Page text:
Revolution possible if democracy wasn't embraced, Russian presidential candidate says
Mikhail Prokhorov is challenging current Russian prime minister Vladimir Putin for the presidency in March.
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"If there are no changes in Russia, from day to day this risk will increase," Prokhorov said. "Because 15, 20 percent of the population, the most active ones living in the big cities, want to live in a democratic country."Skip to next paragraph
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Prokhorov cast himself as the candidate for the upwardly mobile Russians who, wearing white ribbons or clutching white carnations in a symbol of protest, turned out in force last month for the biggest opposition rallies of Putin's rule.
"I think the era of 'managed democracy' is over," Prokhorov said. "I am in the habit of being very active, and I feel that it is time for politics."
He said that feeling was sweeping Russia, with debate over the future heard "in the kitchens, on the streets, in the elite -- everywhere. Now we are just crazy about politics... Just half a year ago, nobody had any interest in it."
He said he had proved he was his own man in September when he quit after a brief stint leading Right Cause, widely seen as a party controlled by the Kremlin to win liberal support.
Many opposition politicians, however, suspect Putin is using him to shunt middle-class anger into a safe channel in the presidential vote and to blunt opposition in its aftermath.
Russia's third richest man trod carefully around Putin.
Prokhorov distanced himself from the prime minister by saying they had not met since April and that his "first act" if elected would be to free Khodorkovsky, the jailed former oil tycoon Kremlin critics say was singled out for punishment by Putin during his 2000-2008 presidency.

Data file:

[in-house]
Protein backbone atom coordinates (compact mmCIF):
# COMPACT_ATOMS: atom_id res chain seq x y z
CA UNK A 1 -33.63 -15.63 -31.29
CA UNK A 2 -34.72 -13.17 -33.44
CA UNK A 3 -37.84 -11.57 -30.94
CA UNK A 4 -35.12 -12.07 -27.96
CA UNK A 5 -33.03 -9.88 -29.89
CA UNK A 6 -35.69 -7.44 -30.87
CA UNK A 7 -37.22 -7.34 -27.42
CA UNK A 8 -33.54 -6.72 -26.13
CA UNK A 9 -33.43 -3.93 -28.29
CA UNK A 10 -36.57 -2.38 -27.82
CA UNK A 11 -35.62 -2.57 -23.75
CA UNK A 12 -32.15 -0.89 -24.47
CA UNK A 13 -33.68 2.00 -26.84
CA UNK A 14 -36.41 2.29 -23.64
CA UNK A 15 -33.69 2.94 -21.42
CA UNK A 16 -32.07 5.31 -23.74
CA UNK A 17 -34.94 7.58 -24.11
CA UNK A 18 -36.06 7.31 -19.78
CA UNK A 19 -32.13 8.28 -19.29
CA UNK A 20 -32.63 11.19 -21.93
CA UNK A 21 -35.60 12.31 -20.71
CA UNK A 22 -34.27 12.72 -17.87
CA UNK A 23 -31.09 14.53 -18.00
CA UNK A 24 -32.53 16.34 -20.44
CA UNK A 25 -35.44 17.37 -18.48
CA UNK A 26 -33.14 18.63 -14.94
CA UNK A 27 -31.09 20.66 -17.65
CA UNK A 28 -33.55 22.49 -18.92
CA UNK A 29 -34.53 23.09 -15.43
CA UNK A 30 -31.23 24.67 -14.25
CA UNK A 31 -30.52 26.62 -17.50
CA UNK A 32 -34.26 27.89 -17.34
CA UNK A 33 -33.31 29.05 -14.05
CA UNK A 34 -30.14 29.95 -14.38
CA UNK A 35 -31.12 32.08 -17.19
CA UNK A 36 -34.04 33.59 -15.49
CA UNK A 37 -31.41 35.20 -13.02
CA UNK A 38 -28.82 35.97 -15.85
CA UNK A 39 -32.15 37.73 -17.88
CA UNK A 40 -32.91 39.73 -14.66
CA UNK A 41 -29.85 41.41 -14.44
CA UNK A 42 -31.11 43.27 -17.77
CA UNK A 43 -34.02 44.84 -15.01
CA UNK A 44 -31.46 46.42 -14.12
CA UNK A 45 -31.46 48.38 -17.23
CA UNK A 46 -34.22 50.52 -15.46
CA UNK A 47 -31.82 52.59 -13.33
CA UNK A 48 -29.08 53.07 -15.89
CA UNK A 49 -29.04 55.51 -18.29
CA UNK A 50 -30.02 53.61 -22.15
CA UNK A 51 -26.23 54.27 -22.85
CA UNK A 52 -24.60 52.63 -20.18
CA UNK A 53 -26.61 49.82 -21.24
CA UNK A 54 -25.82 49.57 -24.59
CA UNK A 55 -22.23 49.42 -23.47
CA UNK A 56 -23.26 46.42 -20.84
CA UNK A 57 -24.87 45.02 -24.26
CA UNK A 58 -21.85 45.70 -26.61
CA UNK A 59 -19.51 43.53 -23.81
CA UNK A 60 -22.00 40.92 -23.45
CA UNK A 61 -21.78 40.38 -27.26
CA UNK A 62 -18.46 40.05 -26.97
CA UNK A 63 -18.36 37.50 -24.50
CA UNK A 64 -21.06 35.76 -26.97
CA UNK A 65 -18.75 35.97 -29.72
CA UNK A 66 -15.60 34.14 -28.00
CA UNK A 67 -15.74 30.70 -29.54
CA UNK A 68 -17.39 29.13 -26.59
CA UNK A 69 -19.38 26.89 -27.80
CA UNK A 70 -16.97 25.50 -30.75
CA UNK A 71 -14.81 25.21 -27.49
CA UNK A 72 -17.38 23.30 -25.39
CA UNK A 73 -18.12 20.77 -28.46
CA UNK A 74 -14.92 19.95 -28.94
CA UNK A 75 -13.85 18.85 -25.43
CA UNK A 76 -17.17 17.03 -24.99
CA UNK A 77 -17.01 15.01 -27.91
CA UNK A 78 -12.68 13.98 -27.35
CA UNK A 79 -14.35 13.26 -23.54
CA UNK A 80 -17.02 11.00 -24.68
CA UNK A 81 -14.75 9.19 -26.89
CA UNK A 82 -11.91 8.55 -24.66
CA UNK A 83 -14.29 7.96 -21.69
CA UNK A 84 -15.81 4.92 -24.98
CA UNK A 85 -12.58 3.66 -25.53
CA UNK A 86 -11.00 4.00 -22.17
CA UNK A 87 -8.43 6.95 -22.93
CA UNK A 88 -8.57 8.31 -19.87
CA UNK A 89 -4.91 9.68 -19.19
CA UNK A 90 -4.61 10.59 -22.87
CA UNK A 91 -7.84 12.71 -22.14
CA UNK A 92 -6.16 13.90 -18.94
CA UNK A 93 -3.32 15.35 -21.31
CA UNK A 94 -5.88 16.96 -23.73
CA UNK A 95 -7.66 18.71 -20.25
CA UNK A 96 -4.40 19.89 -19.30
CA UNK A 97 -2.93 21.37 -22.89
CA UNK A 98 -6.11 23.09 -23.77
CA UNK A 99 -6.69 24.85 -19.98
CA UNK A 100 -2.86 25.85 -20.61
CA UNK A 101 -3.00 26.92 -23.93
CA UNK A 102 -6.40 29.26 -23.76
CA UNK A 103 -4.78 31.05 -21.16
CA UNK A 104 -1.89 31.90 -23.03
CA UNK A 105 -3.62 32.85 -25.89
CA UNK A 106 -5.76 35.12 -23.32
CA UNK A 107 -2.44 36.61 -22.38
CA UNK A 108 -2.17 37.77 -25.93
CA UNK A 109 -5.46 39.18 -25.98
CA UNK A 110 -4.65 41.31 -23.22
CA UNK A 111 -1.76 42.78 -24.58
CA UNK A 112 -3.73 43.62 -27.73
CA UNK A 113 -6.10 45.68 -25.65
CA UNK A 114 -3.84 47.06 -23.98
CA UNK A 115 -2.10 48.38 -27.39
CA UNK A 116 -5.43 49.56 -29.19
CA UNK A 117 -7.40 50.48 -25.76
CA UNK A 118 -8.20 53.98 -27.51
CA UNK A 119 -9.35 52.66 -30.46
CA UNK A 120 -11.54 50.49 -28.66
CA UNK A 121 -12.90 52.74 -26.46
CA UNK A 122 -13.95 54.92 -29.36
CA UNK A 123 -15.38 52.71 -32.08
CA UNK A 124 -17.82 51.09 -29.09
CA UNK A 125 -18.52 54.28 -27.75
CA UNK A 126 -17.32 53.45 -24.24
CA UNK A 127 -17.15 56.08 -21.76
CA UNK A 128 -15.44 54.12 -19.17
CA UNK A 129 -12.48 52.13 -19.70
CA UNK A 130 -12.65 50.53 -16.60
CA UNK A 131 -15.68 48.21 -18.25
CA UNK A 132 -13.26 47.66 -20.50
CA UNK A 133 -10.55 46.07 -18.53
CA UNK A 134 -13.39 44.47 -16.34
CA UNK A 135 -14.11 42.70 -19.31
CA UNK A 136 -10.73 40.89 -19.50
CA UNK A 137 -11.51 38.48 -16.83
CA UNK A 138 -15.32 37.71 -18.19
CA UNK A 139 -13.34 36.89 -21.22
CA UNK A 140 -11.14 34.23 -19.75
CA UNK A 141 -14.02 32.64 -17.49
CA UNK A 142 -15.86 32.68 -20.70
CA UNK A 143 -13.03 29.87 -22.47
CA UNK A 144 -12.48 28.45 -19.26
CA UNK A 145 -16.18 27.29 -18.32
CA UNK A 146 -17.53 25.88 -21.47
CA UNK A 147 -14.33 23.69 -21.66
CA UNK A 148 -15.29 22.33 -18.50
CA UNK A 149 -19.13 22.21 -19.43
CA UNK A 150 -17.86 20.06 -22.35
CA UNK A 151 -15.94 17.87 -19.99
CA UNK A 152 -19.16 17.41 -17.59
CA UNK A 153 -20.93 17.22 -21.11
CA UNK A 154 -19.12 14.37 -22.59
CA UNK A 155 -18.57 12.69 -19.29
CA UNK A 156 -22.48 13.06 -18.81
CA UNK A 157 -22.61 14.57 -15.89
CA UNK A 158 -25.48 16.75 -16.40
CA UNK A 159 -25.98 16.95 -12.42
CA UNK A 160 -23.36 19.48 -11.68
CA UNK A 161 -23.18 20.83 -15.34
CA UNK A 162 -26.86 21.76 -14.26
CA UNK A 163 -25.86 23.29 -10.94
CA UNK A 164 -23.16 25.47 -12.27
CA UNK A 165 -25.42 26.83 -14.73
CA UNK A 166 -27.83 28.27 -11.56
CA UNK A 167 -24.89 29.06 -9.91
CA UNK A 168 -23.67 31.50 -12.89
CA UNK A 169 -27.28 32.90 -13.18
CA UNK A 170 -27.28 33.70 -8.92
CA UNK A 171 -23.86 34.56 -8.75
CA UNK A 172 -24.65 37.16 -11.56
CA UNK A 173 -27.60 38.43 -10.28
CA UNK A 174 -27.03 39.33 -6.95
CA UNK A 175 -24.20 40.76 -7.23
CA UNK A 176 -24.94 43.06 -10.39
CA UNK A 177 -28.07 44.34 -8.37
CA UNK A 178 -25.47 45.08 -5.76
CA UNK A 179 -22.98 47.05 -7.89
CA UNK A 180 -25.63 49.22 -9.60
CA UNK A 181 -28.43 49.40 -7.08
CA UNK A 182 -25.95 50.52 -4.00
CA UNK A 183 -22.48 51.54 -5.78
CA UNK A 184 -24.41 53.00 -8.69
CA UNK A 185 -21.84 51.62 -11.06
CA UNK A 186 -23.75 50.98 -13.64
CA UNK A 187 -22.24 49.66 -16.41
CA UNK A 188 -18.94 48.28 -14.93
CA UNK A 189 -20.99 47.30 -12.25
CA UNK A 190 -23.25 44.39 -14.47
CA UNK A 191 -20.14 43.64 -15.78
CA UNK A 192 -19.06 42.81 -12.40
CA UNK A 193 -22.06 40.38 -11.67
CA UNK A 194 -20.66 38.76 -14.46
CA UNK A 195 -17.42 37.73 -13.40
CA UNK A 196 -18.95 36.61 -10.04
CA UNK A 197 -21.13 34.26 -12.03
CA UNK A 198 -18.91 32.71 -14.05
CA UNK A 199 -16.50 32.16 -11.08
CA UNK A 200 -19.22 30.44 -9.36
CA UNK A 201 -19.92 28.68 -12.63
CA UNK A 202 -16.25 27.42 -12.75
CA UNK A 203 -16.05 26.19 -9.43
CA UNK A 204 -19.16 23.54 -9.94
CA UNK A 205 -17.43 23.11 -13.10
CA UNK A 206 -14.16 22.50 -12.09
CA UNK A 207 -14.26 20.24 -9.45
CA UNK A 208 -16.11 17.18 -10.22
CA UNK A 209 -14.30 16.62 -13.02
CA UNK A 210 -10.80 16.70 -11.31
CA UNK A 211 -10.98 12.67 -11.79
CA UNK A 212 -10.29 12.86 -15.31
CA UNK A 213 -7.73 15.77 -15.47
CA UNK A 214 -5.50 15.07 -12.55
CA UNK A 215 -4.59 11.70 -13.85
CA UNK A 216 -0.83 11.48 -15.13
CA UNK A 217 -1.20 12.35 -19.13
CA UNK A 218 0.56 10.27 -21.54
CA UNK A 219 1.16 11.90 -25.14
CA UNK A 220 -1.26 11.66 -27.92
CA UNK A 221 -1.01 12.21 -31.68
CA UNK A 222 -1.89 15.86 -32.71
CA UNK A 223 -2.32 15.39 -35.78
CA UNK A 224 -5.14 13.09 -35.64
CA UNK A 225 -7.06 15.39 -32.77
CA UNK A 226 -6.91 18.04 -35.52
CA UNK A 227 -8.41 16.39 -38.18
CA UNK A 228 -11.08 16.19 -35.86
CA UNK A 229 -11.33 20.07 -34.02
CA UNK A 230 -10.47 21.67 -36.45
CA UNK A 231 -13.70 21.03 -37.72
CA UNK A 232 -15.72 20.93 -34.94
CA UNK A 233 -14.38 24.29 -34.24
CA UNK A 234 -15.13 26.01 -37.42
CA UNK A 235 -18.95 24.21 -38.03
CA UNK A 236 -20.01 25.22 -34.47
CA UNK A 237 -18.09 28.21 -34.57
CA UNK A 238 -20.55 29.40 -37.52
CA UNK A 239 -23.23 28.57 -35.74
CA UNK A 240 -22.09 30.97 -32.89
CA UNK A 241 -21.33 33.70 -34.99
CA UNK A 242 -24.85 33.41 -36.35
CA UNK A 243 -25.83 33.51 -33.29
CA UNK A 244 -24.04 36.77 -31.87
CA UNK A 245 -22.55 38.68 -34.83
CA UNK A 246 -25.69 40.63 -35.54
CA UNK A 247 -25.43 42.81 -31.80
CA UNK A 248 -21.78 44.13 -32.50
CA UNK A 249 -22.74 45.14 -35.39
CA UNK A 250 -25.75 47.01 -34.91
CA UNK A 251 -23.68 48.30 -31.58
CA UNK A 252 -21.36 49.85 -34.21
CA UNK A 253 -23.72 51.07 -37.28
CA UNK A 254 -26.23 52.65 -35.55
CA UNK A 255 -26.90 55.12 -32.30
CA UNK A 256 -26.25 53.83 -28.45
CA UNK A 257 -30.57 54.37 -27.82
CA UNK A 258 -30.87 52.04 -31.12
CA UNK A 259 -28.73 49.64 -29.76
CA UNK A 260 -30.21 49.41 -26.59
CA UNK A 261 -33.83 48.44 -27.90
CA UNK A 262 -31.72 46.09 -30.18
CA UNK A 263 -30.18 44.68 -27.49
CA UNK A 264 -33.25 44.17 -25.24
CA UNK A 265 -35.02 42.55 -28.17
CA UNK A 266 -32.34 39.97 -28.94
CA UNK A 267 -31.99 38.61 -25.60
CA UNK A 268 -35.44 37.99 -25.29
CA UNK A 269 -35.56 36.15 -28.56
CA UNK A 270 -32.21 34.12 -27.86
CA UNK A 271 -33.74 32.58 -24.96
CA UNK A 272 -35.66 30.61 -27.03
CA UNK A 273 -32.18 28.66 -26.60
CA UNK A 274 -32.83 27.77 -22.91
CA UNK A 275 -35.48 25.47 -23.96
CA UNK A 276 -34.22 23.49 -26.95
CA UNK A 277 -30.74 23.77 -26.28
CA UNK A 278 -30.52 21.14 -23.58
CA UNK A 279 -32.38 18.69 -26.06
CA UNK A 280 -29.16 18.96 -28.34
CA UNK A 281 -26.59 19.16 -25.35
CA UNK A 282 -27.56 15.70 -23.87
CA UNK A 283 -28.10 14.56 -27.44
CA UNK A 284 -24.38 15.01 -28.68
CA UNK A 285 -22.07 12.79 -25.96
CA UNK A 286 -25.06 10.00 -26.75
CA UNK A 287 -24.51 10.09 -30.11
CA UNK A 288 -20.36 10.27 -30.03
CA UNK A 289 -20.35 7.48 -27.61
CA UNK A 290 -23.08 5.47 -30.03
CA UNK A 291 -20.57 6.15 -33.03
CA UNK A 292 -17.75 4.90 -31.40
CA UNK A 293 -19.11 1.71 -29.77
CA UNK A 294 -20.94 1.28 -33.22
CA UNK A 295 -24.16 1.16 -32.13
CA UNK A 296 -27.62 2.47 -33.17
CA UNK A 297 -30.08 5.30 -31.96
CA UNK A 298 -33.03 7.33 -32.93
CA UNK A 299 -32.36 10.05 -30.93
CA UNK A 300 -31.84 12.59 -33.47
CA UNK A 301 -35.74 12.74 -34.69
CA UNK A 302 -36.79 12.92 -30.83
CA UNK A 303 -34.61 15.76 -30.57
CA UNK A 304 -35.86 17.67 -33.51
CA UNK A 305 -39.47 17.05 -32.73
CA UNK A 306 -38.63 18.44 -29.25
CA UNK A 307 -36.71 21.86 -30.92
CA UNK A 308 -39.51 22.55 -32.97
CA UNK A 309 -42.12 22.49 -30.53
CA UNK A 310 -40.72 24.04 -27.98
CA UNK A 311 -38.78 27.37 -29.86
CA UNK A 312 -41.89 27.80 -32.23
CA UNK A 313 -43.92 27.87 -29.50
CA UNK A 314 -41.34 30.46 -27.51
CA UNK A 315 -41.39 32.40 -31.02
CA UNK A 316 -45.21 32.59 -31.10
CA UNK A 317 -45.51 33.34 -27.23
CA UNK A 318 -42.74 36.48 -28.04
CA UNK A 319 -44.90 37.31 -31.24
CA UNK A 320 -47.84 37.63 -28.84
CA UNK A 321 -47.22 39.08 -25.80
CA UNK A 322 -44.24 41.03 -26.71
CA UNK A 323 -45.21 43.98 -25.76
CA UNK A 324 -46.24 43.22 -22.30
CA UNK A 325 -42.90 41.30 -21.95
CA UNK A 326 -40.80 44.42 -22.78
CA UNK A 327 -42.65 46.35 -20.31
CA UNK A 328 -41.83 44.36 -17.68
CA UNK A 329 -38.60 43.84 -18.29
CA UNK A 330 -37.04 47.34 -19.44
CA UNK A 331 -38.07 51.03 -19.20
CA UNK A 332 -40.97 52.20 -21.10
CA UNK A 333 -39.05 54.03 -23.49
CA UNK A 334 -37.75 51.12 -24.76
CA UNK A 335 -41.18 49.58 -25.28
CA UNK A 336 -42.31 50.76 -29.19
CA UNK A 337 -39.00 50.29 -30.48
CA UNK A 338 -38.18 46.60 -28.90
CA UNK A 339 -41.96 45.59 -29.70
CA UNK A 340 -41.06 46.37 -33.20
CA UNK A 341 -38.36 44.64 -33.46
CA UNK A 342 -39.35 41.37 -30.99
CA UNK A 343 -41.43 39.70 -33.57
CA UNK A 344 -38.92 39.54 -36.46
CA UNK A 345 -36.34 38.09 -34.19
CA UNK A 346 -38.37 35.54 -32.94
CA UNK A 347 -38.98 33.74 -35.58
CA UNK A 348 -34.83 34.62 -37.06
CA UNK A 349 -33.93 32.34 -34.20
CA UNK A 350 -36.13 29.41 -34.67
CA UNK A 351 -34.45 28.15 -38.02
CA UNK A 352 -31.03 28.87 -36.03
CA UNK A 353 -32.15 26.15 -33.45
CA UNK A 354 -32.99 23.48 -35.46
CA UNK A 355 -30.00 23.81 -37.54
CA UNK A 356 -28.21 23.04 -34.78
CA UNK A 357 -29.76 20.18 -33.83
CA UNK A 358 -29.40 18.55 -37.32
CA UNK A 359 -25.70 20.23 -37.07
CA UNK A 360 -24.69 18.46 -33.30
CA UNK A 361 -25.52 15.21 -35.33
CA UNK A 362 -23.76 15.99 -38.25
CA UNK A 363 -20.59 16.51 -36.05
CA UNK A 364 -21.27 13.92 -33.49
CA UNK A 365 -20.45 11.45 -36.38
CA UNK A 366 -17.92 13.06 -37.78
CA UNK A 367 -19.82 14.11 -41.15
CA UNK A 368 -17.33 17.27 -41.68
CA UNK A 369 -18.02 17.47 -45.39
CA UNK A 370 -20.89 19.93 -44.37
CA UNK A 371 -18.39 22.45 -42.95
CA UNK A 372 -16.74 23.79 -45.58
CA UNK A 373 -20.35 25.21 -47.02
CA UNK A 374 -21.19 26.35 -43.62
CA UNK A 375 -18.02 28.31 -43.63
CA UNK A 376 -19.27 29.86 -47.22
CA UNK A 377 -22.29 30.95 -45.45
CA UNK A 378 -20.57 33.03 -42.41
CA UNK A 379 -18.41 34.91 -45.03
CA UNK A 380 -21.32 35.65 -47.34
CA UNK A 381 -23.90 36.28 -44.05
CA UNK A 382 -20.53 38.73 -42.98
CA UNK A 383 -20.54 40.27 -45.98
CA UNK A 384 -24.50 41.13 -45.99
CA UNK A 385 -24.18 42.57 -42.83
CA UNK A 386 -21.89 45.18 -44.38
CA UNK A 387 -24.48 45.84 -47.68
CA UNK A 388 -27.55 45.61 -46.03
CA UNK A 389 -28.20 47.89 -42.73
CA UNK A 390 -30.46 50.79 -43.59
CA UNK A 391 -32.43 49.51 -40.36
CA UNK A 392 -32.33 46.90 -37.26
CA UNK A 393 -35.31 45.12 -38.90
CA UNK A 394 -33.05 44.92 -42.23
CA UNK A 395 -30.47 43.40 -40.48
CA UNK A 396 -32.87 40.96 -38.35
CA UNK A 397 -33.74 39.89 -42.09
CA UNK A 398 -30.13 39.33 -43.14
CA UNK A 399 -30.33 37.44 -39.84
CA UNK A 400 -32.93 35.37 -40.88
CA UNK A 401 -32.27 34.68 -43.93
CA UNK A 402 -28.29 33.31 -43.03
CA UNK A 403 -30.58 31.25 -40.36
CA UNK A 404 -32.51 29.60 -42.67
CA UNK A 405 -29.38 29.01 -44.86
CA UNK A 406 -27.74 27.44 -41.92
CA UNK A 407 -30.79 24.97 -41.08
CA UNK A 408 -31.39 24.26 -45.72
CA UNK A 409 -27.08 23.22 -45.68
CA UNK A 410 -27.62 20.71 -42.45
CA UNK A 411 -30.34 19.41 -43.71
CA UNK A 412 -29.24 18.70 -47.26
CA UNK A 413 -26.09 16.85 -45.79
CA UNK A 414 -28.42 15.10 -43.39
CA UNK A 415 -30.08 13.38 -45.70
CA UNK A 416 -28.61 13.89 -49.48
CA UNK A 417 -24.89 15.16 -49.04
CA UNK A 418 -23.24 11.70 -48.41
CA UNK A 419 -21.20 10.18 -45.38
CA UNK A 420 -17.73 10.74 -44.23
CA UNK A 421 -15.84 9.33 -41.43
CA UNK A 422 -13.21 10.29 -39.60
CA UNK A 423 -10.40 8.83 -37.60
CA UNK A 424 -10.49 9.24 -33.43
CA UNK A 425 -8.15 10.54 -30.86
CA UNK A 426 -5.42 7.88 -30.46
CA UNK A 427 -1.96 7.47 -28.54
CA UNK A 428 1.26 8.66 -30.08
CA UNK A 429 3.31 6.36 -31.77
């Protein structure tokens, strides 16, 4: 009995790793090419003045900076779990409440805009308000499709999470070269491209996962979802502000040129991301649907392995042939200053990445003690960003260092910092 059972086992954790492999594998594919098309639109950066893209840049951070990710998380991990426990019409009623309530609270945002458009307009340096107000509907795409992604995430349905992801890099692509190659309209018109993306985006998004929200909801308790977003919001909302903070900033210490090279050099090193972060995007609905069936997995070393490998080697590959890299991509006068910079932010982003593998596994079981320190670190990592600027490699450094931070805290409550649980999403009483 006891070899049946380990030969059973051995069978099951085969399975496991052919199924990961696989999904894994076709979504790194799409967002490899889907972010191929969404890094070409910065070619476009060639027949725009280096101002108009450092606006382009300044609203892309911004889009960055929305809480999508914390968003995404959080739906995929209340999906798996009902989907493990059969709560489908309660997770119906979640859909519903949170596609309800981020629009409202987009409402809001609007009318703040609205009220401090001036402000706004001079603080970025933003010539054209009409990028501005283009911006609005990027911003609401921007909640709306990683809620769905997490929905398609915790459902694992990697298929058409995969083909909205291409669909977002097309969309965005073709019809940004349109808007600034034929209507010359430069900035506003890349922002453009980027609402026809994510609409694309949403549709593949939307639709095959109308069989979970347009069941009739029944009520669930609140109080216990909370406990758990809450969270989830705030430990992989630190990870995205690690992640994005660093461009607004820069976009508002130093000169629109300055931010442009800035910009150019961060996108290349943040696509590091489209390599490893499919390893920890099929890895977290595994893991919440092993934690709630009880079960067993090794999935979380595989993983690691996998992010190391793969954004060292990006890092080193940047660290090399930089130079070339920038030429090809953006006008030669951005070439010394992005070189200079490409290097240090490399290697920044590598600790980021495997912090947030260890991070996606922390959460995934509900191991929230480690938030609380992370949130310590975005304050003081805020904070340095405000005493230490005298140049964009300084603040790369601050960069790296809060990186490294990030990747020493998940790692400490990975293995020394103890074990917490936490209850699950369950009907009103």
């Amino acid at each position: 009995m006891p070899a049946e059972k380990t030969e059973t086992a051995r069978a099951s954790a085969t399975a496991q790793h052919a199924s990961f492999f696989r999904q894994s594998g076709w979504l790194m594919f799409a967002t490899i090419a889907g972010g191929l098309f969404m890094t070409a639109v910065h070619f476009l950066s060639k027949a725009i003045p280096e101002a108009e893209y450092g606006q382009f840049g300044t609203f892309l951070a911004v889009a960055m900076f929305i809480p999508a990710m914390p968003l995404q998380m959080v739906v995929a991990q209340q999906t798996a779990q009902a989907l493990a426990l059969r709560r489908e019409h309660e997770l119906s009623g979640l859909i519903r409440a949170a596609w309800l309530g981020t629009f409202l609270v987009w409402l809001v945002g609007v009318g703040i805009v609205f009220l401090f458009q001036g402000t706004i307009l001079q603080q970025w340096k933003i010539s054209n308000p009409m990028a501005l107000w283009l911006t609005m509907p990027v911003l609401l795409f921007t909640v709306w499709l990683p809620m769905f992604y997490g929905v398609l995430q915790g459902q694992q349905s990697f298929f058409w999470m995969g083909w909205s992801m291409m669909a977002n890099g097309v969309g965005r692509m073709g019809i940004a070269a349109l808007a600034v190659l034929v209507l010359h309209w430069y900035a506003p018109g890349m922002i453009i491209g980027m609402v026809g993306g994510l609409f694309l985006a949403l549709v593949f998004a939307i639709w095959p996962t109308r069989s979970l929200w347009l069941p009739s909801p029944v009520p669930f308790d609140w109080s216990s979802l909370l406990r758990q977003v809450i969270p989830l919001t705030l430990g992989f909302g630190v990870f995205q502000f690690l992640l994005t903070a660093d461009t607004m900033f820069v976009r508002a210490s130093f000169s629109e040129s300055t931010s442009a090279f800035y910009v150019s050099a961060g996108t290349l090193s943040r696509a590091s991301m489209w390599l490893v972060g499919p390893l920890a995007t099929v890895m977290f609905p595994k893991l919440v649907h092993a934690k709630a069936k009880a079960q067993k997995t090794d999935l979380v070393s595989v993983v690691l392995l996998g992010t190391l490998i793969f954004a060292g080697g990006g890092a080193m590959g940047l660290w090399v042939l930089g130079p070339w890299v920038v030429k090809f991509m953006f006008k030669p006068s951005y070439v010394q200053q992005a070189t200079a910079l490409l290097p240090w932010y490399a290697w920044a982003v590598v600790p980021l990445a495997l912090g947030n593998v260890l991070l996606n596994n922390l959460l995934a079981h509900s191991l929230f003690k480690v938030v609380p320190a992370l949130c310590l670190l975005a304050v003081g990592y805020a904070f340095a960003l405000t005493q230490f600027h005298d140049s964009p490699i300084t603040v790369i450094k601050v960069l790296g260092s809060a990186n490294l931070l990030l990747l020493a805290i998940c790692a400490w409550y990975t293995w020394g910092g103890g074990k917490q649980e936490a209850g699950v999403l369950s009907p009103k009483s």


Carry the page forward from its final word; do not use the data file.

Prokhorov said he had no evidence that corruption, one of Russia's biggest problems, reached to the top.
"I am a very practical man, and I like to have evidence."
He voiced one of the key demands aired at the street protests, calling for a new parliamentary election after reforms to let more parties seek seats in the State Duma, Russia's lower house, and run in other votes.
If he wins the presidency, he said, he would dissolve the Duma elected Dec. 4 and hold a new vote in December 2012.
Prokhorov's fun-loving party image took a sour turn in 2007 when French police detained him on suspicion of arranging prostitutes for guests at the Alpine ski resort of Courchevel. He denied any wrongdoing and was later cleared.
His riches and reputation are a hurdle in a country where millions see the 'oligarchs' as a criminal class whose wealth comes from corruption and misplaced government largesse.
Prokhorov, who attended the biggest rally in Moscow, on Dec. 24, but did not address the crowd, offered measured praise for some of the street protest leaders.
But he echoed Putin's assessment that opposition leaders were disorganised, though in nicer terms than those employed by Putin, who likened them to chattering monkeys from Rudyard Kipling's Jungle Book.
"They know how to bring people out onto the street, but then what? They have no position, no programme," he said. A veteran of boardroom battles and business negotiations, he suggested his own brand of politics is more practical and productive.
Prokhorov made clear he intended to use the campaign to carve out a lasting, leading role in Russian politics as a liberal leader.